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We’re super into swinging here at Garage Gym Reviews, and we’re talking about kettlebell swings, of course! 

Kettlebells’ popularity goes way back, gaining popularity first in Russia after a 1913 Hercules magazine wrote on the merits of this comprehensive compound exercise. Kettlebell exercises would gain more and more traction in the fitness community as Russia declared it the national sport in 1948.

More recently, the kettlebell has become a staple in CrossFit WODs and functional fitness, exposing a much wider audience to the benefits of kettlebell training.

And what’s not to love about kettlebell swings? This handy dandy exercise targets multiple muscle groups, builds strength, improves cardiovascular endurance, and torches calories all in one fell swoop, no pun intended!

“The kettlebell swing is hands-down one of the most versatile exercises you could be doing in the gym today,” says certified personal trainer and GGR Head of Content Kate Meier.

That’s why we’re breaking down how to do a kettlebell swing, both the Russian and American versions, as well as discussing trainer tips for nailing the form and common mistakes to avoid.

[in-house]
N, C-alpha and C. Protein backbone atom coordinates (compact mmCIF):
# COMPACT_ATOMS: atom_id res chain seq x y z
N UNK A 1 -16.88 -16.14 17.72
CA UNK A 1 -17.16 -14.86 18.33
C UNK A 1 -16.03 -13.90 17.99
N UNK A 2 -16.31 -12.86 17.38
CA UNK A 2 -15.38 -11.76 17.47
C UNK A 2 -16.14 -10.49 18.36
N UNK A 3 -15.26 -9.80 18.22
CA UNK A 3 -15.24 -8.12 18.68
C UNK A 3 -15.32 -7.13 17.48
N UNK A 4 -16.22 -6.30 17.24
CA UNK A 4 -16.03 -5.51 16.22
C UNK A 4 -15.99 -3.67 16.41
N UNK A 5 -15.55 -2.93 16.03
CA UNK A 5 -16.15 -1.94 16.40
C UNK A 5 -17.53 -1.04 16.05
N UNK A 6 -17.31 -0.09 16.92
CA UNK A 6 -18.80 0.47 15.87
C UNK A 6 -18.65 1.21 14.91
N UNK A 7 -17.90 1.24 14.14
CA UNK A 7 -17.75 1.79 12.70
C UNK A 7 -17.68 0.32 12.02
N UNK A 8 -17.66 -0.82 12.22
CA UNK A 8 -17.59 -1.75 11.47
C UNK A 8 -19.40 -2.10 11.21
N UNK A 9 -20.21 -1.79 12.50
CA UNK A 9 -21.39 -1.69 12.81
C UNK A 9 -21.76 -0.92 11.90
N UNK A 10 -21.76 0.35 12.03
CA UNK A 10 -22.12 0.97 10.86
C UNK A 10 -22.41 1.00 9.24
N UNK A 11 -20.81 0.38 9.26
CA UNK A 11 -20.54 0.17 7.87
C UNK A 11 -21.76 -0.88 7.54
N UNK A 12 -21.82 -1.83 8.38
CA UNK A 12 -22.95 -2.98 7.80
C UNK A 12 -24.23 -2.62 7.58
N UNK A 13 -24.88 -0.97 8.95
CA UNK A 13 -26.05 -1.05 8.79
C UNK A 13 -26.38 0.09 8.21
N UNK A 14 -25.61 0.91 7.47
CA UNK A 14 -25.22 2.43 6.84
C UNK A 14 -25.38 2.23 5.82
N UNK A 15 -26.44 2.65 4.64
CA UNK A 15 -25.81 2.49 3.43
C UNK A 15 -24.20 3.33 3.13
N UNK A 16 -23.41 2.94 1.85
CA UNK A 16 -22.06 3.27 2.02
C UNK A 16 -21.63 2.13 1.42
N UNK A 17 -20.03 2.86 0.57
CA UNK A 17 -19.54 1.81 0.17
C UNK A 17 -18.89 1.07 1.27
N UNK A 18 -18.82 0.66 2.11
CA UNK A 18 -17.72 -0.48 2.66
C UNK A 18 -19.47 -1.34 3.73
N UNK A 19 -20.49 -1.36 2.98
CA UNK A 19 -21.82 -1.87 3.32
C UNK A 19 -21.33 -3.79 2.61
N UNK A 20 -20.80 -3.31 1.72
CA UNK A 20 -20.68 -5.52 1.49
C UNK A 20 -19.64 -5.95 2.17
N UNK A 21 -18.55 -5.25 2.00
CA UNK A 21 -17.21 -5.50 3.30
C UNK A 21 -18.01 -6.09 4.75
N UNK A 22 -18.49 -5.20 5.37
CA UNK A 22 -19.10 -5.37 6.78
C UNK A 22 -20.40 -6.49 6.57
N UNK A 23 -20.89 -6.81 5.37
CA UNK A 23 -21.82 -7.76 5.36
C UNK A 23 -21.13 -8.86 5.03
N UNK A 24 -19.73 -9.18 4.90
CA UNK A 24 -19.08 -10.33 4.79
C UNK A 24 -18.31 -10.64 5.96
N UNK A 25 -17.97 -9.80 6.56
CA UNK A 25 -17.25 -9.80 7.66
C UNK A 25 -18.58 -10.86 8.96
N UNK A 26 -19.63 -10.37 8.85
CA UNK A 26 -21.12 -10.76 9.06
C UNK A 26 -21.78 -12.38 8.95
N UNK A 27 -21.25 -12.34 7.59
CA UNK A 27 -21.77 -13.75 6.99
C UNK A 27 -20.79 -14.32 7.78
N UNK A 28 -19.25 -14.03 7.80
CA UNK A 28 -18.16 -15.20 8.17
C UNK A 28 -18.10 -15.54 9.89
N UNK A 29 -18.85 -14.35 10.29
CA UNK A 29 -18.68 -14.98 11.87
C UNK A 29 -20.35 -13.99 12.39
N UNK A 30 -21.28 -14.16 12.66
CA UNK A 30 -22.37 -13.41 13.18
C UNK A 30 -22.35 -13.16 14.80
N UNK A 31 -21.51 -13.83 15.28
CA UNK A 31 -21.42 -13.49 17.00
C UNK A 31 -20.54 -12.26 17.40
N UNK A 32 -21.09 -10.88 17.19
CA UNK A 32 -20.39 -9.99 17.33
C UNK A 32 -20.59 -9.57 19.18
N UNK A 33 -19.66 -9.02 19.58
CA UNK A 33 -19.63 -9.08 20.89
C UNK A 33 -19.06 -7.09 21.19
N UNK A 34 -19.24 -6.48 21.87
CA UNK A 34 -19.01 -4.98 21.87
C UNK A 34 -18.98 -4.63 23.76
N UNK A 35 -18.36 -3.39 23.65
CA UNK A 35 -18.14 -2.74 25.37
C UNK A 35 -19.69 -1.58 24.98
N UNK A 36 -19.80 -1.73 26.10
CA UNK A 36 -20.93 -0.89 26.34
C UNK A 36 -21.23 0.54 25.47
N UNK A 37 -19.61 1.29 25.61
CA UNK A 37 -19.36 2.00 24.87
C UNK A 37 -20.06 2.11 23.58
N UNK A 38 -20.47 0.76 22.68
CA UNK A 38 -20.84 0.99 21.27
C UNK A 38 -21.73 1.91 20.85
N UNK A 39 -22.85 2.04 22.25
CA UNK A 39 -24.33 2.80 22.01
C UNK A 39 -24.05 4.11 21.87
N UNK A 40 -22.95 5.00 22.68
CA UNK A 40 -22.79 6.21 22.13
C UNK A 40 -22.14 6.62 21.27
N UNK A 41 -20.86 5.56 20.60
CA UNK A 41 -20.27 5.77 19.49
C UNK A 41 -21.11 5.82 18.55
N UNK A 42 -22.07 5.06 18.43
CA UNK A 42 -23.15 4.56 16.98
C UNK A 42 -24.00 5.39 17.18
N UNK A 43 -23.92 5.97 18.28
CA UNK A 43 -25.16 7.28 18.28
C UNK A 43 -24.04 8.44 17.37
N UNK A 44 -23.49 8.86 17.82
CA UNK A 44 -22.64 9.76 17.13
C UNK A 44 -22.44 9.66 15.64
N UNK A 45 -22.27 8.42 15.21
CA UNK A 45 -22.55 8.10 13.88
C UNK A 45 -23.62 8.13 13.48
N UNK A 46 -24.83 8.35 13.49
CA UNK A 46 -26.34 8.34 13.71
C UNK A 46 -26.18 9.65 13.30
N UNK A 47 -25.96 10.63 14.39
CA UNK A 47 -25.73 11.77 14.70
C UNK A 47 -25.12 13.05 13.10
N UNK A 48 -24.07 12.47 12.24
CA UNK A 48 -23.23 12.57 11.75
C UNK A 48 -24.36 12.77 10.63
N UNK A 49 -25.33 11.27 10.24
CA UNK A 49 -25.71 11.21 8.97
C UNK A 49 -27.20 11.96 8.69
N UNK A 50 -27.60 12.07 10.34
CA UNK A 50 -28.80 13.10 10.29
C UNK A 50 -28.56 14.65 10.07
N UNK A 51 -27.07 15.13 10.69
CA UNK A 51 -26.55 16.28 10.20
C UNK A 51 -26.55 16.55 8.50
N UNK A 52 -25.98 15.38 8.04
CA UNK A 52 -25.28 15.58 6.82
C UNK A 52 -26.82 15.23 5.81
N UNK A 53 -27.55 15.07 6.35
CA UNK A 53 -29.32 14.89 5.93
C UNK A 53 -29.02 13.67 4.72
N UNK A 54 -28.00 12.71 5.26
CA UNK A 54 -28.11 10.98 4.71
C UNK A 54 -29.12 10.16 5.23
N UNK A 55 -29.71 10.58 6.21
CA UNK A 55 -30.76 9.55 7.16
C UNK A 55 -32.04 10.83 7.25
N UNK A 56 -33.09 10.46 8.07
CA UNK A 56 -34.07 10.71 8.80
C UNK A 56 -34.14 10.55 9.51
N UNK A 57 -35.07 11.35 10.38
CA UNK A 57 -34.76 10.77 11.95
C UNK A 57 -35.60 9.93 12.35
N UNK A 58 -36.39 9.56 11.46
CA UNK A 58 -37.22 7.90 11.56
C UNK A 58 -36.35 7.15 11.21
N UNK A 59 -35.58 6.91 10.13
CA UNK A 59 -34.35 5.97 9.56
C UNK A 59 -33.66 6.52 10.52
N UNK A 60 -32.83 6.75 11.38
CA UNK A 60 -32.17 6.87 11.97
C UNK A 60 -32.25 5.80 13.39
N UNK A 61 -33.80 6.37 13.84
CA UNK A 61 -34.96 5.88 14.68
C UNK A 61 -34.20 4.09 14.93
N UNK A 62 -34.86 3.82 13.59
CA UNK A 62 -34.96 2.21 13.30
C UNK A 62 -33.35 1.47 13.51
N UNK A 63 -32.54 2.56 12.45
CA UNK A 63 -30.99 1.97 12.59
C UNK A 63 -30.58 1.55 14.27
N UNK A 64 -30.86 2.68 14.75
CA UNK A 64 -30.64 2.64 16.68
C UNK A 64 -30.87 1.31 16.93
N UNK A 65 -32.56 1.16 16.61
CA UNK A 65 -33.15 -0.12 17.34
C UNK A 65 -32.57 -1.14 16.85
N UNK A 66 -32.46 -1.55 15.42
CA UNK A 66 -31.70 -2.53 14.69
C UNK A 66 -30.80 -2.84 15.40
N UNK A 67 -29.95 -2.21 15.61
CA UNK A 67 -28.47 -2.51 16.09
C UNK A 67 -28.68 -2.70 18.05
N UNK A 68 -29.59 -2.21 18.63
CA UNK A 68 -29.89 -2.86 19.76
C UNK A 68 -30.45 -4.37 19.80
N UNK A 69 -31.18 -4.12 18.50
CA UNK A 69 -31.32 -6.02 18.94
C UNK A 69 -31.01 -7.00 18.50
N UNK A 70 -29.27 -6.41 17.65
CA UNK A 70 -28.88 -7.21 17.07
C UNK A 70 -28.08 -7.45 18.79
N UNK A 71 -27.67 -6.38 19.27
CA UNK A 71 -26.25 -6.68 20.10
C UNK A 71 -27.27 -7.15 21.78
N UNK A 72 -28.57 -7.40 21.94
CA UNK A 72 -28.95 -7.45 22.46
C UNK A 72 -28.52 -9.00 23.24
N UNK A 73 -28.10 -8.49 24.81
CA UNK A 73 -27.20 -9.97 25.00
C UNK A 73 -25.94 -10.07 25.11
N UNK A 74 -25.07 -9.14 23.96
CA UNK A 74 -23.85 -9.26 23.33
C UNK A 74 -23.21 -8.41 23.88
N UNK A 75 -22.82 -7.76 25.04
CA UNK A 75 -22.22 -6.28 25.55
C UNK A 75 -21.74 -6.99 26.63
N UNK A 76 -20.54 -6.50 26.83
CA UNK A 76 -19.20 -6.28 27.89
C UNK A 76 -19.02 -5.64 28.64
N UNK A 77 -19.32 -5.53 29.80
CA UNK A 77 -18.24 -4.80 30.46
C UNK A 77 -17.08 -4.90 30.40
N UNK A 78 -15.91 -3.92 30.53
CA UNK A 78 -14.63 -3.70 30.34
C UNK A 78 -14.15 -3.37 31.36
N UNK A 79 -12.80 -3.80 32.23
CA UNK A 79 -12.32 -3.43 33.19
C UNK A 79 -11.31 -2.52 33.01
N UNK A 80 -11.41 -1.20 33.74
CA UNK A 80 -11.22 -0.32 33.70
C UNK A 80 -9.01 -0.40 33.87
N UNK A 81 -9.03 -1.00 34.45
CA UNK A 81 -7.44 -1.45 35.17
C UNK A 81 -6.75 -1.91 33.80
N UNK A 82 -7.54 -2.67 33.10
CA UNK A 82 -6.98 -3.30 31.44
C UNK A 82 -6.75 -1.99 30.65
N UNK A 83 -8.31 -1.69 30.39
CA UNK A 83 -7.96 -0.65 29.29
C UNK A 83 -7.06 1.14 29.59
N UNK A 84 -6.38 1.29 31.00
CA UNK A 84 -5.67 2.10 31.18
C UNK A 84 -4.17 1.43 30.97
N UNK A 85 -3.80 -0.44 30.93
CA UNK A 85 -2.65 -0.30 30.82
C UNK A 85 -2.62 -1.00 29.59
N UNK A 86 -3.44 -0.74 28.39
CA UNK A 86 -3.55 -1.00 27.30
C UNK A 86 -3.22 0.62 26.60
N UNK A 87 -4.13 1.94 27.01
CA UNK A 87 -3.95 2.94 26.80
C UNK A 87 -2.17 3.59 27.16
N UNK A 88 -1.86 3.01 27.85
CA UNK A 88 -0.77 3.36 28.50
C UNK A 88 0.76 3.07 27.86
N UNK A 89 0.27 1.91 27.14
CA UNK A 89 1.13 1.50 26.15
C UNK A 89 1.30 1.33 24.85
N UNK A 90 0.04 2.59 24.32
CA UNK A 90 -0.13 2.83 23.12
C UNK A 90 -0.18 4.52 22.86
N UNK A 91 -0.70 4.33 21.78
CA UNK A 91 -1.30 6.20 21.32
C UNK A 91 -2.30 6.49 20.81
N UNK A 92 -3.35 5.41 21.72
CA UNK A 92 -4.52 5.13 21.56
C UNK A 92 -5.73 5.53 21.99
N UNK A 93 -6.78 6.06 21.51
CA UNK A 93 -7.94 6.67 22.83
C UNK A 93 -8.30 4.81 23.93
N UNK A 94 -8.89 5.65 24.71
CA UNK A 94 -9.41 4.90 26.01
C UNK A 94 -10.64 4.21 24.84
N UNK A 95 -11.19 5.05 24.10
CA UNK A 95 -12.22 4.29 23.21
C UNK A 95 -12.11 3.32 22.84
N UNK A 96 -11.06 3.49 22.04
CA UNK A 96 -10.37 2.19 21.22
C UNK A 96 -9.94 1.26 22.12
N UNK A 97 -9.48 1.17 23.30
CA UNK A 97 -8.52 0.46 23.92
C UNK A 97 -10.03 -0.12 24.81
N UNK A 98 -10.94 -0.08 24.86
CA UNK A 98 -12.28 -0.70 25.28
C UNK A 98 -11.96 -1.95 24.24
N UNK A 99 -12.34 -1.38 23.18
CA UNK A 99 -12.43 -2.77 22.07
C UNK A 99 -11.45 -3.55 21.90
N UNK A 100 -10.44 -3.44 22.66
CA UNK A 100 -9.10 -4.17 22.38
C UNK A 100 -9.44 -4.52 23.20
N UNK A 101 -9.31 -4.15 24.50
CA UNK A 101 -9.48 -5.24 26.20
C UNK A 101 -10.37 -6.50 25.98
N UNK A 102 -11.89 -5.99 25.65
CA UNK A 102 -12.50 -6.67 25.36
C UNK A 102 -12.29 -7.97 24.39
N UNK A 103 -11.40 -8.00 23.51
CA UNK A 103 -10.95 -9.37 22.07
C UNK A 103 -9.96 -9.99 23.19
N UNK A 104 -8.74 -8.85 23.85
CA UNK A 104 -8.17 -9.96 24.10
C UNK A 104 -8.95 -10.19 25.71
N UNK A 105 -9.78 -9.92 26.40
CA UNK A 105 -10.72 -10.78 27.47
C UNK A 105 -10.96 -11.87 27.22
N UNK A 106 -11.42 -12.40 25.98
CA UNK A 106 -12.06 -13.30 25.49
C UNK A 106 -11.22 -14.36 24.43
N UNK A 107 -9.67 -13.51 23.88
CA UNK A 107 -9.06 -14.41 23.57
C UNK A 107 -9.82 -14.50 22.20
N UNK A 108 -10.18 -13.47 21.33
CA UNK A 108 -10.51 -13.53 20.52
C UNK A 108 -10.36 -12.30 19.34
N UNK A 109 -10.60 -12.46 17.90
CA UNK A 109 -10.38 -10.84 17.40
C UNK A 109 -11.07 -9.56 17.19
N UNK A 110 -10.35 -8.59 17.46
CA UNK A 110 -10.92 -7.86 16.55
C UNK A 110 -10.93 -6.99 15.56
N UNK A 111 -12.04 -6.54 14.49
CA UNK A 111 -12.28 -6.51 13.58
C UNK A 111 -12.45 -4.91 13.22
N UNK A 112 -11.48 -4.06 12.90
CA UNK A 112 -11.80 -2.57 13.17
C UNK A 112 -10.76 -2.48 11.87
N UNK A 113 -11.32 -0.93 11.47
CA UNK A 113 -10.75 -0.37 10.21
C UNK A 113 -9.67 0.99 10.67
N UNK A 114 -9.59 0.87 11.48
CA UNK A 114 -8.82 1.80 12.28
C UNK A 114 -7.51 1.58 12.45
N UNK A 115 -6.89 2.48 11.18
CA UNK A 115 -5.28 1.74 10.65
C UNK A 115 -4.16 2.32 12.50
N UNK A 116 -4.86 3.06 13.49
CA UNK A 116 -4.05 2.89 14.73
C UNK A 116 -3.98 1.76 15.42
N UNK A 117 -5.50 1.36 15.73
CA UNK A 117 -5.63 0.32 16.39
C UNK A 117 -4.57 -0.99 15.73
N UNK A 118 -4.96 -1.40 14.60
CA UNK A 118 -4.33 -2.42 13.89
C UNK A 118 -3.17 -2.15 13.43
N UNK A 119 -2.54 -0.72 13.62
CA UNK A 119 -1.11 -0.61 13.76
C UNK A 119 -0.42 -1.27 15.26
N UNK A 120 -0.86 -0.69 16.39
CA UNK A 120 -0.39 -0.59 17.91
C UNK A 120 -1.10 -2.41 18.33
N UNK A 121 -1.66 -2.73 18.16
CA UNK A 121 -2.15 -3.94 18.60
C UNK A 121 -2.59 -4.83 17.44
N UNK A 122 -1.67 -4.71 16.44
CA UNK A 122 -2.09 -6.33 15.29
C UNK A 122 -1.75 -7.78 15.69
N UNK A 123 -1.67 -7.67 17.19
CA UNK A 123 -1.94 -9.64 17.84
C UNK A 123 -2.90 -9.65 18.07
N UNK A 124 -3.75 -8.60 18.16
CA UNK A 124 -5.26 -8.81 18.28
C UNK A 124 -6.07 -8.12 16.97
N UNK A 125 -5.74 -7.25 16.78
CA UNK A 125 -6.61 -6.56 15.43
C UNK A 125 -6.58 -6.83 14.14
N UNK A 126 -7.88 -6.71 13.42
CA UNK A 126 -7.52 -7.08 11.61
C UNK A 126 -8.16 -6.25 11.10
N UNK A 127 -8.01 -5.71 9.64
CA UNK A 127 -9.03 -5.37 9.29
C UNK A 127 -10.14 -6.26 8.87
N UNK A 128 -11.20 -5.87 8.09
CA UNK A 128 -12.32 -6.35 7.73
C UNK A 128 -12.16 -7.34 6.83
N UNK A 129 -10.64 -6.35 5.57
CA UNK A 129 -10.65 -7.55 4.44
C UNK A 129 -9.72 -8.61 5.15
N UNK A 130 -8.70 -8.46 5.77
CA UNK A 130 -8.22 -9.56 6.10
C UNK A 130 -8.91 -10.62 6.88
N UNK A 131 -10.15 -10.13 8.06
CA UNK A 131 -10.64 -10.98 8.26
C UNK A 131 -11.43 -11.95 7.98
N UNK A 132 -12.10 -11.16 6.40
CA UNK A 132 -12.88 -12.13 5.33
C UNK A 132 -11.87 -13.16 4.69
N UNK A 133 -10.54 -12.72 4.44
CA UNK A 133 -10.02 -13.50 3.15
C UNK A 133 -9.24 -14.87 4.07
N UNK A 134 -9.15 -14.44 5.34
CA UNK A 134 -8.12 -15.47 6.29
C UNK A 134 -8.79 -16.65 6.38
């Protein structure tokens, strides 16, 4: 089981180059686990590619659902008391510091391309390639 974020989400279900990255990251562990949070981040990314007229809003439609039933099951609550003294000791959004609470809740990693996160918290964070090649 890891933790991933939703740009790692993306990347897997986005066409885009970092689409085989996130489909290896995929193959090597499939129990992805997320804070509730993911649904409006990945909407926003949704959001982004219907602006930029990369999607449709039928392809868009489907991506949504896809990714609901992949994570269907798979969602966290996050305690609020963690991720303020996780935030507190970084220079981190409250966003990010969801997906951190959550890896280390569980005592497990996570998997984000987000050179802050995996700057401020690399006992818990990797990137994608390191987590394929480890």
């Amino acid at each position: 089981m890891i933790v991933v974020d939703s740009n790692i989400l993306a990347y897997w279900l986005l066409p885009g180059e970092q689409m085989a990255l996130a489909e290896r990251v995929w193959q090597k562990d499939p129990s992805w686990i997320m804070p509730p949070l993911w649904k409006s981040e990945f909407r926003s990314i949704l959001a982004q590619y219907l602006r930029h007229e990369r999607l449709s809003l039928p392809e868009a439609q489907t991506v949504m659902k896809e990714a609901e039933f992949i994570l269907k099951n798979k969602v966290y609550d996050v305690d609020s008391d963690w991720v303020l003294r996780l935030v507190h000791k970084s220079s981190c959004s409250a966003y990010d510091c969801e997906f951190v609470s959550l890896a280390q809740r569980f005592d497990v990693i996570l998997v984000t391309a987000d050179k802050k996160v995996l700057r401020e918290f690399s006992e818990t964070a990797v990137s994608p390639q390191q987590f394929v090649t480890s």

Are you ready to find out what makes the kettlebell swing the king?

How To Do Kettlebell Swings

The setup for both the Russian vs American kettlebell swing is nearly identical, with the primary difference between the two movements being the range of motion, specifically the height at which the upward swing concludes during the concentric phase.

Here are detailed instructions on how to perform these common kettlebell swing variations.

Russian Kettlebell Swings

  1. Select a kettlebell and hold it with both hands just below your groin using a pronated grip. Your feet should be approximately shoulder-width apart with your back flat, spine neutral, and core held tight.
  2. Bend your knees slightly, lean forward while maintaining a straight back, then swing the kettlebell upward by thrusting your hips forward.
  3. Swing the kettlebell to chest height. Try not to scrunch your neck as the kettlebell rises.